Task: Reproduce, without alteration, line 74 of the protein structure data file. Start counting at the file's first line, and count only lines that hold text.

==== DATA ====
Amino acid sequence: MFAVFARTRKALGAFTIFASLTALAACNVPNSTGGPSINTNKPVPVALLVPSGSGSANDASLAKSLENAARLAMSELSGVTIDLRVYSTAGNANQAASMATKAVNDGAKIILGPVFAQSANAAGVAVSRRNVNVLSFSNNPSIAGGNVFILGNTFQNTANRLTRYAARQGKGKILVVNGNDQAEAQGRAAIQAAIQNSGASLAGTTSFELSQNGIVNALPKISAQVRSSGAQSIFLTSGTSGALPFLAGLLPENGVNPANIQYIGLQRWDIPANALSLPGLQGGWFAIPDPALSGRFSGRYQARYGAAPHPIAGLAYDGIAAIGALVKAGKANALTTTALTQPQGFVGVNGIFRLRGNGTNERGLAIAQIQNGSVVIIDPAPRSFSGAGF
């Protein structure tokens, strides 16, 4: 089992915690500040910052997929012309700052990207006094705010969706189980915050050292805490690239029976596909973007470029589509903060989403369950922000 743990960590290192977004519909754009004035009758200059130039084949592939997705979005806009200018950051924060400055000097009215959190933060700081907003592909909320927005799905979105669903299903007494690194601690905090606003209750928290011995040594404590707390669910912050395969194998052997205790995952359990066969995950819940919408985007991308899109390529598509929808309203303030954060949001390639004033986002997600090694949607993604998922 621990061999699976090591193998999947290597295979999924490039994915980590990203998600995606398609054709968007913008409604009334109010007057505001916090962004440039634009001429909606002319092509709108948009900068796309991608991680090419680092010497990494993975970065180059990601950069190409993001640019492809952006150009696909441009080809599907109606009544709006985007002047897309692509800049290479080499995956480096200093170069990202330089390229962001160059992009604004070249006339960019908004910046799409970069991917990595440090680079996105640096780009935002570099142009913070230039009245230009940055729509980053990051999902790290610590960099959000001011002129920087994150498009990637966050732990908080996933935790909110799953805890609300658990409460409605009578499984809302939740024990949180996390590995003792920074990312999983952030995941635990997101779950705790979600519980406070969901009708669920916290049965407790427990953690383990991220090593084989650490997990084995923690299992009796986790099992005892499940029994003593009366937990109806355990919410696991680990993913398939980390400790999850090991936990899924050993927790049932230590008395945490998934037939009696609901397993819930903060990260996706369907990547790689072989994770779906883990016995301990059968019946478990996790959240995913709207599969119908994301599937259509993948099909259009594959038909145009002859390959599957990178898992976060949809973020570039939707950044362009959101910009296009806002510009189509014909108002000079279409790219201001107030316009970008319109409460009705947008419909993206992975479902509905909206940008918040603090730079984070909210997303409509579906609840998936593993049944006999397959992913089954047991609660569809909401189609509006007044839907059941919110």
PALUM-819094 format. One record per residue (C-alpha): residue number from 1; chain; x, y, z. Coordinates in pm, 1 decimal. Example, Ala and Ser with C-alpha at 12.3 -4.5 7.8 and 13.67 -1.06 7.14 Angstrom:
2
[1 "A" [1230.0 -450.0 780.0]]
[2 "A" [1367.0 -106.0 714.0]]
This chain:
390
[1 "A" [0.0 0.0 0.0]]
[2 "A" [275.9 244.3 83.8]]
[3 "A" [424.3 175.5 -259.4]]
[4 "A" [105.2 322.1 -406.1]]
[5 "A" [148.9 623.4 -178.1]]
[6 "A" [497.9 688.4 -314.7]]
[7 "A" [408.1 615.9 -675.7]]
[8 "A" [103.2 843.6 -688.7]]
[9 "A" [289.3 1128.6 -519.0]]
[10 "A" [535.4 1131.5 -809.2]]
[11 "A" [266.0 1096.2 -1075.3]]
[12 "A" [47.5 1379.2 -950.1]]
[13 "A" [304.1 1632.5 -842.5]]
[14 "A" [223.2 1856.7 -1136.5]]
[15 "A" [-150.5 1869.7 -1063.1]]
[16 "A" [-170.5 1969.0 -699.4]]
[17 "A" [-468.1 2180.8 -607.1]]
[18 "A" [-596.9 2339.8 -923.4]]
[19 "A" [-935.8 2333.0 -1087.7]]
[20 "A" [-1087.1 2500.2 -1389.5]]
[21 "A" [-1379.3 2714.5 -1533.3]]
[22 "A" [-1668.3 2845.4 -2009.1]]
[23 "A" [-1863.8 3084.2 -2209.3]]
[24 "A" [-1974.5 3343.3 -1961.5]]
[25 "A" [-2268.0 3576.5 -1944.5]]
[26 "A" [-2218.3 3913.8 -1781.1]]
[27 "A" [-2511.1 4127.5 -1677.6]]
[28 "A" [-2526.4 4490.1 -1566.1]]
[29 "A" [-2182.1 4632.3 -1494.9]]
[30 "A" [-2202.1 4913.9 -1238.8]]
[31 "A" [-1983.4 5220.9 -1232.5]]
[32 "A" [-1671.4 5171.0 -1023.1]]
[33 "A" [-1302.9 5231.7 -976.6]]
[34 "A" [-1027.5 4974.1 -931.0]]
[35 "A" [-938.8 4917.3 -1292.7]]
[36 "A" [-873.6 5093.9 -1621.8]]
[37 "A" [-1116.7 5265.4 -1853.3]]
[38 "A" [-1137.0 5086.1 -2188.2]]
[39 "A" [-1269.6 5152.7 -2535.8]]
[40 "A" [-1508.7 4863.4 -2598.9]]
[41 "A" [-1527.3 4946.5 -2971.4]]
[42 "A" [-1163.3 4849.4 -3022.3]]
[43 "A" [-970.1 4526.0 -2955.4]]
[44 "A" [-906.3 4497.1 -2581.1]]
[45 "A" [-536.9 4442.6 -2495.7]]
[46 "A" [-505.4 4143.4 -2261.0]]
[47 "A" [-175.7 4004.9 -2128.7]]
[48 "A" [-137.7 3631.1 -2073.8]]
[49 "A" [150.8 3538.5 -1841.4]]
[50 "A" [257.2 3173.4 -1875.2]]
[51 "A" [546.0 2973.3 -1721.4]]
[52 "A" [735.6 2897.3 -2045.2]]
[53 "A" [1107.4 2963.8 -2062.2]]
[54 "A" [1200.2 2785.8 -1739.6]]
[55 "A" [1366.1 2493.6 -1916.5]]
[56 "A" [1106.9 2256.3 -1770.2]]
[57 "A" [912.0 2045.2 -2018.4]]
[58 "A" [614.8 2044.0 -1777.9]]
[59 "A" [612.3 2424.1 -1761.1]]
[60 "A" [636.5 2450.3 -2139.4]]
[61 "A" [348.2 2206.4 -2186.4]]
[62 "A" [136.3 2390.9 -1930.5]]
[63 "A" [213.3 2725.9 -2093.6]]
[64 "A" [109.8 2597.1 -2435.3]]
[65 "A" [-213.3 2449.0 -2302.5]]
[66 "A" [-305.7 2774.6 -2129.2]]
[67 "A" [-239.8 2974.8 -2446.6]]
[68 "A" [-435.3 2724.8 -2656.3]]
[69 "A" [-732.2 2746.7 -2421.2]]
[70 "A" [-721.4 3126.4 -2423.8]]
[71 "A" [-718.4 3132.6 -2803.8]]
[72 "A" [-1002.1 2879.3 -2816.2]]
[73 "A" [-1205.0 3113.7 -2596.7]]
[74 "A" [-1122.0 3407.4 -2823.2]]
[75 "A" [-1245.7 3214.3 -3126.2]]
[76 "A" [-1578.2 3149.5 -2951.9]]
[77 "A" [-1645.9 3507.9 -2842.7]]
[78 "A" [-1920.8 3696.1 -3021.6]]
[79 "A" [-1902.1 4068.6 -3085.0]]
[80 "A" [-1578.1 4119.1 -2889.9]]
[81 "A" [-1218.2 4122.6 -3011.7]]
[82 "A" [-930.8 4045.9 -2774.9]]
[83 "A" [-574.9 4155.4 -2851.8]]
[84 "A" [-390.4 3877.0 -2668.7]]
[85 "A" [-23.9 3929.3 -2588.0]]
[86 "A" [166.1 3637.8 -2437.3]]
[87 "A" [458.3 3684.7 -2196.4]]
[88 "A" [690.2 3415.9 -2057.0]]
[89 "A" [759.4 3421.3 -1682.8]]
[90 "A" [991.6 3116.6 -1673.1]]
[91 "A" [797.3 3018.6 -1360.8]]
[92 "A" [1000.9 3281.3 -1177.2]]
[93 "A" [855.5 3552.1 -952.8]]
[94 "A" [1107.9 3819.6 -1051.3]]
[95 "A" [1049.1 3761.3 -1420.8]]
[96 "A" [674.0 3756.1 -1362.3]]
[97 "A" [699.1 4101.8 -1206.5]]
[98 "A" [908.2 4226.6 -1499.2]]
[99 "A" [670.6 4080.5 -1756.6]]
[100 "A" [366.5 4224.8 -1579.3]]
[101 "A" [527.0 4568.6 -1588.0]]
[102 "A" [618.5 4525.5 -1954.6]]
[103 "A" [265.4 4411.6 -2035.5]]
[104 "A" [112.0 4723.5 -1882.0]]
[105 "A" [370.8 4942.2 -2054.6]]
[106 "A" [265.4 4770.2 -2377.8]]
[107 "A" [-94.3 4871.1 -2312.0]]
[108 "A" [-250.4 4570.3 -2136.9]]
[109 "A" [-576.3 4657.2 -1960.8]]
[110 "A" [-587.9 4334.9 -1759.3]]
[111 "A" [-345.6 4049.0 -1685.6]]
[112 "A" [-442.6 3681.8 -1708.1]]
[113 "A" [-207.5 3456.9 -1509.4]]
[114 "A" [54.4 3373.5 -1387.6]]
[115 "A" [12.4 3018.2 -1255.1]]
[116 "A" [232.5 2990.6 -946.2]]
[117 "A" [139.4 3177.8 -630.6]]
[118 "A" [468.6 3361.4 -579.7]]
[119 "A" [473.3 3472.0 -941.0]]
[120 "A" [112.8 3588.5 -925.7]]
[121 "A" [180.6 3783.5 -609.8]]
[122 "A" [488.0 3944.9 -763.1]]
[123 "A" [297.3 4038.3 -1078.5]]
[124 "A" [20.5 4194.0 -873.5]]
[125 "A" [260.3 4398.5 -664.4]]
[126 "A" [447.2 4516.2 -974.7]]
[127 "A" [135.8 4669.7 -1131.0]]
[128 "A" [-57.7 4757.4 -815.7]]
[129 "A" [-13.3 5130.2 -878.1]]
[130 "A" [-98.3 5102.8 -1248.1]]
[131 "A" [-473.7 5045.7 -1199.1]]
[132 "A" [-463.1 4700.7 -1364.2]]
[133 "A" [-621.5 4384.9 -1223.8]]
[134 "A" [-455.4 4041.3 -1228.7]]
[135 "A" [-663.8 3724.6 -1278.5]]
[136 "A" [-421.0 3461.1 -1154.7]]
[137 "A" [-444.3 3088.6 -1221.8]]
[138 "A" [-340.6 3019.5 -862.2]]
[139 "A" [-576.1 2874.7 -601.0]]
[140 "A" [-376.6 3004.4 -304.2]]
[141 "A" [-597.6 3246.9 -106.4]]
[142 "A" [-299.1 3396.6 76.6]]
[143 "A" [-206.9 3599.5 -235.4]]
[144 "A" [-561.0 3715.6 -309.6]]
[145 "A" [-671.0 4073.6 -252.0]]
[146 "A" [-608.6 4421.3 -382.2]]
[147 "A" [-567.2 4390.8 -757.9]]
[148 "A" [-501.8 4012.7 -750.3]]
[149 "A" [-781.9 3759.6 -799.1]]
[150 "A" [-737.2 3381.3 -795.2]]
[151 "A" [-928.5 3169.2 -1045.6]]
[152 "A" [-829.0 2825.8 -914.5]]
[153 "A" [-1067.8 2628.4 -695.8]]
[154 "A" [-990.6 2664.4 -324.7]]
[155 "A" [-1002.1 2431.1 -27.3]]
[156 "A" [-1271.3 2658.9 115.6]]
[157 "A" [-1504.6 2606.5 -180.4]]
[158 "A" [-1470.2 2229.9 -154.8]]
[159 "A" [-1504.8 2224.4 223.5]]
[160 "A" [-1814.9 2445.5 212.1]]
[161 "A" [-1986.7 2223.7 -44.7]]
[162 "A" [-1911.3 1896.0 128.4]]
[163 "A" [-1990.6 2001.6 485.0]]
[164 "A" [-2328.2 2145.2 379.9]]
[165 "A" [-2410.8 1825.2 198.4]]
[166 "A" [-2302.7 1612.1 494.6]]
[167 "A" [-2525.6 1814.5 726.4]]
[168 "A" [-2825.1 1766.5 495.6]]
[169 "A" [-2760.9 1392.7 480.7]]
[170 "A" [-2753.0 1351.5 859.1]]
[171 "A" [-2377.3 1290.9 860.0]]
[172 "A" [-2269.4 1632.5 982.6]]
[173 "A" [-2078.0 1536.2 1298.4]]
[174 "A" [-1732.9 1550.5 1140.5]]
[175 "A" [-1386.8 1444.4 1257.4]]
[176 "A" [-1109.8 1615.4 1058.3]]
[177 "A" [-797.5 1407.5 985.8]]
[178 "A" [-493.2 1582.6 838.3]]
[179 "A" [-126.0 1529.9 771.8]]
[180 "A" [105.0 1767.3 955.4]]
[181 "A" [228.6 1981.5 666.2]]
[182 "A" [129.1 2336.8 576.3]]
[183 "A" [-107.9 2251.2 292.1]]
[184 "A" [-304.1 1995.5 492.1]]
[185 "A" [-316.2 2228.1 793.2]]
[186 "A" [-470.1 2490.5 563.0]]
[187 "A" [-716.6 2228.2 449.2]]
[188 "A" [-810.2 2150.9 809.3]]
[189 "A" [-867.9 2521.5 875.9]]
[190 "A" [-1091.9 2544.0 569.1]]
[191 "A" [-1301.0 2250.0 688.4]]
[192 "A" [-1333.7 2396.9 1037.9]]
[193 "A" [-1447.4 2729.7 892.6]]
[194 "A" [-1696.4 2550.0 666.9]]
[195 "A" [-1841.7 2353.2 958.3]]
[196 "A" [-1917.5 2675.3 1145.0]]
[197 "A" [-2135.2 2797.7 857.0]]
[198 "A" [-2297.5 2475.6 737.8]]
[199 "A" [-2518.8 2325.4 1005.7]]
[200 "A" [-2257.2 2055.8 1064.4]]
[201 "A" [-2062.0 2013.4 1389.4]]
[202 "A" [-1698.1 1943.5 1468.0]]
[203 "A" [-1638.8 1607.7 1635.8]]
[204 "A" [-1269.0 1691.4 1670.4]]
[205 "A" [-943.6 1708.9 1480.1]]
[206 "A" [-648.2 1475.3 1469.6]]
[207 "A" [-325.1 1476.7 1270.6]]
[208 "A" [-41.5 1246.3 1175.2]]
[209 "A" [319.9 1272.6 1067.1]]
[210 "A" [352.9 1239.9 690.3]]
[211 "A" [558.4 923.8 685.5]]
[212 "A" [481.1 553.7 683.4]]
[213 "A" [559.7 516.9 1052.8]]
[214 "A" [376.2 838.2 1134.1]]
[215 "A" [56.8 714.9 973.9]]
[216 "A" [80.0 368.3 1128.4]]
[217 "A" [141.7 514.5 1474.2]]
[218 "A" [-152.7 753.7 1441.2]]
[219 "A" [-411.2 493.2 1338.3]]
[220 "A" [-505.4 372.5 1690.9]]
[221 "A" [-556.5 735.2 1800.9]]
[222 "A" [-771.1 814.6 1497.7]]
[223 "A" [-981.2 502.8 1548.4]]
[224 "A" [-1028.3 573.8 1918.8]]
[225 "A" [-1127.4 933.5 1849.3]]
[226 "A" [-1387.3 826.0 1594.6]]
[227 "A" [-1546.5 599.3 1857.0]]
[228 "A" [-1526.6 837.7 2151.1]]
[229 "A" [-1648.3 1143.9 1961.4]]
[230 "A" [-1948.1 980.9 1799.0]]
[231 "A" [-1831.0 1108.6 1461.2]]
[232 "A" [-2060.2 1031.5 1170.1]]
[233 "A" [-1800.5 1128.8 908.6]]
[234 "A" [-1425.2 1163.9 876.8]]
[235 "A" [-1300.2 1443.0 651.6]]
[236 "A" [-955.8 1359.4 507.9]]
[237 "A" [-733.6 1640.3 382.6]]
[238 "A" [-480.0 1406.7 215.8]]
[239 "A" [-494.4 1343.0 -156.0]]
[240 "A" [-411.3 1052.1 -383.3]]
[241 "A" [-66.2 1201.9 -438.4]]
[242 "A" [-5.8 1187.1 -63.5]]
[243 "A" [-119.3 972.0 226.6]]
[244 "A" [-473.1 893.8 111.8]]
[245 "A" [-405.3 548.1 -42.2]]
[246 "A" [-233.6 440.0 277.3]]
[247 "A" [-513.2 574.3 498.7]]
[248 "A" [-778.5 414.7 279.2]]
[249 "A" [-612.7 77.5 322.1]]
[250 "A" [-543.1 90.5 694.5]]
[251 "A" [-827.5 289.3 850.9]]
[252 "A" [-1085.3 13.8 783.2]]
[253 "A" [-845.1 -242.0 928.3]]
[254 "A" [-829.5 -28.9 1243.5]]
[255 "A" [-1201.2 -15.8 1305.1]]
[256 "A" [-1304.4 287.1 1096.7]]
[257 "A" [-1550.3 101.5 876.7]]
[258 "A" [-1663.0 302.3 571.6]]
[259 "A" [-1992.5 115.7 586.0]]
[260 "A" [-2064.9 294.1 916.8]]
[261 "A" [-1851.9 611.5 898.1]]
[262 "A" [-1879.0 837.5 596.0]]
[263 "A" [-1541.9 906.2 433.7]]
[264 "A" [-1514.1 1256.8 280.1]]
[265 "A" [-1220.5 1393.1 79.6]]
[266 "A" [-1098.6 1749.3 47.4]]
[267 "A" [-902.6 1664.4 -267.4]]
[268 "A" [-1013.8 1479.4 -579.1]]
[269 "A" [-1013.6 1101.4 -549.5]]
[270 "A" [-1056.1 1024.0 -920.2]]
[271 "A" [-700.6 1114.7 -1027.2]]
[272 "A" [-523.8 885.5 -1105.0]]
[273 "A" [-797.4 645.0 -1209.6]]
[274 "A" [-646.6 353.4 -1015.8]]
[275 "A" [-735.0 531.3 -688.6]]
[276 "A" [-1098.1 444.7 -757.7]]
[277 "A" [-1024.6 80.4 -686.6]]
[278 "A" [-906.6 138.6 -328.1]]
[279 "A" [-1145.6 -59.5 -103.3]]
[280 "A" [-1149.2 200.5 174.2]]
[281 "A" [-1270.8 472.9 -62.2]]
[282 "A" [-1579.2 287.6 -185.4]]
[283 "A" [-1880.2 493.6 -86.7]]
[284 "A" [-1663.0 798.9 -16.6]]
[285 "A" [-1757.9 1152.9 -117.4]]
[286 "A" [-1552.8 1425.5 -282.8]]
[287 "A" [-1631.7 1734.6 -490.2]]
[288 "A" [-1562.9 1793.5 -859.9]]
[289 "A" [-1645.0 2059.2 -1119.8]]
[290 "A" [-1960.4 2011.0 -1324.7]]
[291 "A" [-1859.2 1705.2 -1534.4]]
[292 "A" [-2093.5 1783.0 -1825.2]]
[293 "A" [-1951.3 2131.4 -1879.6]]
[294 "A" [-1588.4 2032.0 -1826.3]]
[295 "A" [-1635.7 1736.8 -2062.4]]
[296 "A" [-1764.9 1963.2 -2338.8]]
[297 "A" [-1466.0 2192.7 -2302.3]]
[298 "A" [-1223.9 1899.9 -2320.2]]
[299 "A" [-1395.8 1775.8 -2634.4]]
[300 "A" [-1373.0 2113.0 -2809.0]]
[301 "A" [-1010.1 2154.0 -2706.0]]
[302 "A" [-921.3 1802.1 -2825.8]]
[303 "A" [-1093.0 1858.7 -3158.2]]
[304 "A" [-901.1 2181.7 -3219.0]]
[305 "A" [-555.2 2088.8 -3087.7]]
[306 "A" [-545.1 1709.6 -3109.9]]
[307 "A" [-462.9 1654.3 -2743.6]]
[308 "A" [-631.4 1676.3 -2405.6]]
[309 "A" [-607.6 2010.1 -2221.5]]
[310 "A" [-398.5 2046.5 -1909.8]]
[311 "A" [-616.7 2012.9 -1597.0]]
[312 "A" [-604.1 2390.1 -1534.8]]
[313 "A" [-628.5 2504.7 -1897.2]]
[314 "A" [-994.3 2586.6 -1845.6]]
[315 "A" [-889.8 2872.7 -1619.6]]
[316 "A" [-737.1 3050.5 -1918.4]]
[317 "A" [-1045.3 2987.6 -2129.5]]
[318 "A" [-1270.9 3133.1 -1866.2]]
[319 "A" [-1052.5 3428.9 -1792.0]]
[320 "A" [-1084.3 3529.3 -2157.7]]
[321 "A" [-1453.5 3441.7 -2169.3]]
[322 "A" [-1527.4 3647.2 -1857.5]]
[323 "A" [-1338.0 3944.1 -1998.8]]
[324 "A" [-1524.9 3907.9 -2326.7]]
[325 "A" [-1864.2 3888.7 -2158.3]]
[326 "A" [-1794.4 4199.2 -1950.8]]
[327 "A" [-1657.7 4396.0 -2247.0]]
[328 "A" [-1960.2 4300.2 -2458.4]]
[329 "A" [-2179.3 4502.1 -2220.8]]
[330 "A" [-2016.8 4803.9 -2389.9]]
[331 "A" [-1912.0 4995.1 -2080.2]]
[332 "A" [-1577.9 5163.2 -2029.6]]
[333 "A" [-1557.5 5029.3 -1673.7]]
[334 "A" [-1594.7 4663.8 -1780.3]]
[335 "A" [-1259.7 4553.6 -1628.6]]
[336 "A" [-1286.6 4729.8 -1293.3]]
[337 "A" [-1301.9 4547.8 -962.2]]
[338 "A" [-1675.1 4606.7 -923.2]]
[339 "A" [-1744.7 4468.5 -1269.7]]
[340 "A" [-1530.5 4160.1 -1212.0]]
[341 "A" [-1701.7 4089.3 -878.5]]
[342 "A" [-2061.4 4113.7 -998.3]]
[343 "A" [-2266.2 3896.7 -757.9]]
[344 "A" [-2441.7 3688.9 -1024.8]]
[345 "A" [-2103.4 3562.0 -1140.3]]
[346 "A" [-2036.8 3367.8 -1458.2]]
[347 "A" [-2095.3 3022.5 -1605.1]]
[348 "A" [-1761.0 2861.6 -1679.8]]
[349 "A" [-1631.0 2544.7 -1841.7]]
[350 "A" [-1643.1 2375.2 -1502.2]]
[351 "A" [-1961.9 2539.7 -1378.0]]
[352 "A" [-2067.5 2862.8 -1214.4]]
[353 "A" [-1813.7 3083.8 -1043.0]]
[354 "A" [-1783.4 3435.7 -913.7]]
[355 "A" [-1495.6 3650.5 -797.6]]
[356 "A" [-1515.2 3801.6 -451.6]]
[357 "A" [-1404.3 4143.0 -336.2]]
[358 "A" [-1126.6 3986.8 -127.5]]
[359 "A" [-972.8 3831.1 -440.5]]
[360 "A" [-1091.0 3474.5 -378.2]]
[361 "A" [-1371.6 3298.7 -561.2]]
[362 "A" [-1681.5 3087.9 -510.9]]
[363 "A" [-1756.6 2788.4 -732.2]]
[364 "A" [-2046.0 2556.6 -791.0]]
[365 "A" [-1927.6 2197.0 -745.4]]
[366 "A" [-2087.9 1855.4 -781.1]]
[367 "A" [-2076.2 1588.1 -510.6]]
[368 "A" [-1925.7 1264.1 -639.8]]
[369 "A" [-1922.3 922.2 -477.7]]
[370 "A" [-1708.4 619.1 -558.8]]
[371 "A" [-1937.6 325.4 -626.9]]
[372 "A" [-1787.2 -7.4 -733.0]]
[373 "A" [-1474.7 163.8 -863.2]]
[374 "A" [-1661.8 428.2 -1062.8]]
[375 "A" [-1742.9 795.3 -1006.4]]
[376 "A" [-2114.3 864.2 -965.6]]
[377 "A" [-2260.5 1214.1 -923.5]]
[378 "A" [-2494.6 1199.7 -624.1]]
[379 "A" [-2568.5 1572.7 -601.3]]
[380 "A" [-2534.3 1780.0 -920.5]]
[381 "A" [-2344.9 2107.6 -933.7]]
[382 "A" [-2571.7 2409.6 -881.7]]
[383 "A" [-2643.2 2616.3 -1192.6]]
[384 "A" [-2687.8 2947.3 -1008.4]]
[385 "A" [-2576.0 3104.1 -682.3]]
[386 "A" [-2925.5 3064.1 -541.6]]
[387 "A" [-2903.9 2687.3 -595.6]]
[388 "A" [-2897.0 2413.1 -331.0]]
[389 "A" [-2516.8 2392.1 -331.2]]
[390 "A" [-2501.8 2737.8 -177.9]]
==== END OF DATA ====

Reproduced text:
[66 "A" [-305.7 2774.6 -2129.2]]